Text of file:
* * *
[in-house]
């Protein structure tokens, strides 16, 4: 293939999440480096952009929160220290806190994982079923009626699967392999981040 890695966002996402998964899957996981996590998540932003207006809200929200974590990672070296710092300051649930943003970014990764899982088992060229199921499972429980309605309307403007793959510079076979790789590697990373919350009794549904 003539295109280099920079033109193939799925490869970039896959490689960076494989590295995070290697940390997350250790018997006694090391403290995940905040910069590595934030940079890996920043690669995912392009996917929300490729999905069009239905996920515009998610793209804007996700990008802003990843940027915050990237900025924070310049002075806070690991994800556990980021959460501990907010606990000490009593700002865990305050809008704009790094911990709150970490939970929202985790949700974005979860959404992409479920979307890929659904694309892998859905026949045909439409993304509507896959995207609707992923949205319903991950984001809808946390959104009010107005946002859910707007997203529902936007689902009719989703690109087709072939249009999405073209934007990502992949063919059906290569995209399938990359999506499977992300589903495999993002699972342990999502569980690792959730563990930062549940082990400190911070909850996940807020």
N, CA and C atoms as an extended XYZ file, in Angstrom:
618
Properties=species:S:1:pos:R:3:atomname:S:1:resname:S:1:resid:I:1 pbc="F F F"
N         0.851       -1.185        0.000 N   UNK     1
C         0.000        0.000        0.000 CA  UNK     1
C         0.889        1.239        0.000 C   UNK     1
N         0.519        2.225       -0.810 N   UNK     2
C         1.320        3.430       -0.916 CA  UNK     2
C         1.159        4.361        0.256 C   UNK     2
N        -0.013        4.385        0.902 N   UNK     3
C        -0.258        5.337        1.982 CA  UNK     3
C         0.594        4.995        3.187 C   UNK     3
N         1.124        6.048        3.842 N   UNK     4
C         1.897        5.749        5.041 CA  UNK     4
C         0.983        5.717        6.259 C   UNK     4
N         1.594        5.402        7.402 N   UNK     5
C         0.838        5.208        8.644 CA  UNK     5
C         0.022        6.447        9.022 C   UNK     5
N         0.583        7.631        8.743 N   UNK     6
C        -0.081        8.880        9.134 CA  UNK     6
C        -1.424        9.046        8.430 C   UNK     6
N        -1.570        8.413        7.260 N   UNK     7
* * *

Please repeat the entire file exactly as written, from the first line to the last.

[in-house]
């Protein structure tokens, strides 16, 4: 293939999440480096952009929160220290806190994982079923009626699967392999981040 890695966002996402998964899957996981996590998540932003207006809200929200974590990672070296710092300051649930943003970014990764899982088992060229199921499972429980309605309307403007793959510079076979790789590697990373919350009794549904 003539295109280099920079033109193939799925490869970039896959490689960076494989590295995070290697940390997350250790018997006694090391403290995940905040910069590595934030940079890996920043690669995912392009996917929300490729999905069009239905996920515009998610793209804007996700990008802003990843940027915050990237900025924070310049002075806070690991994800556990980021959460501990907010606990000490009593700002865990305050809008704009790094911990709150970490939970929202985790949700974005979860959404992409479920979307890929659904694309892998859905026949045909439409993304509507896959995207609707992923949205319903991950984001809808946390959104009010107005946002859910707007997203529902936007689902009719989703690109087709072939249009999405073209934007990502992949063919059906290569995209399938990359999506499977992300589903495999993002699972342990999502569980690792959730563990930062549940082990400190911070909850996940807020």
N, CA and C atoms as an extended XYZ file, in Angstrom:
618
Properties=species:S:1:pos:R:3:atomname:S:1:resname:S:1:resid:I:1 pbc="F F F"
N         0.851       -1.185        0.000 N   UNK     1
C         0.000        0.000        0.000 CA  UNK     1
C         0.889        1.239        0.000 C   UNK     1
N         0.519        2.225       -0.810 N   UNK     2
C         1.320        3.430       -0.916 CA  UNK     2
C         1.159        4.361        0.256 C   UNK     2
N        -0.013        4.385        0.902 N   UNK     3
C        -0.258        5.337        1.982 CA  UNK     3
C         0.594        4.995        3.187 C   UNK     3
N         1.124        6.048        3.842 N   UNK     4
C         1.897        5.749        5.041 CA  UNK     4
C         0.983        5.717        6.259 C   UNK     4
N         1.594        5.402        7.402 N   UNK     5
C         0.838        5.208        8.644 CA  UNK     5
C         0.022        6.447        9.022 C   UNK     5
N         0.583        7.631        8.743 N   UNK     6
C        -0.081        8.880        9.134 CA  UNK     6
C        -1.424        9.046        8.430 C   UNK     6
N        -1.570        8.413        7.260 N   UNK     7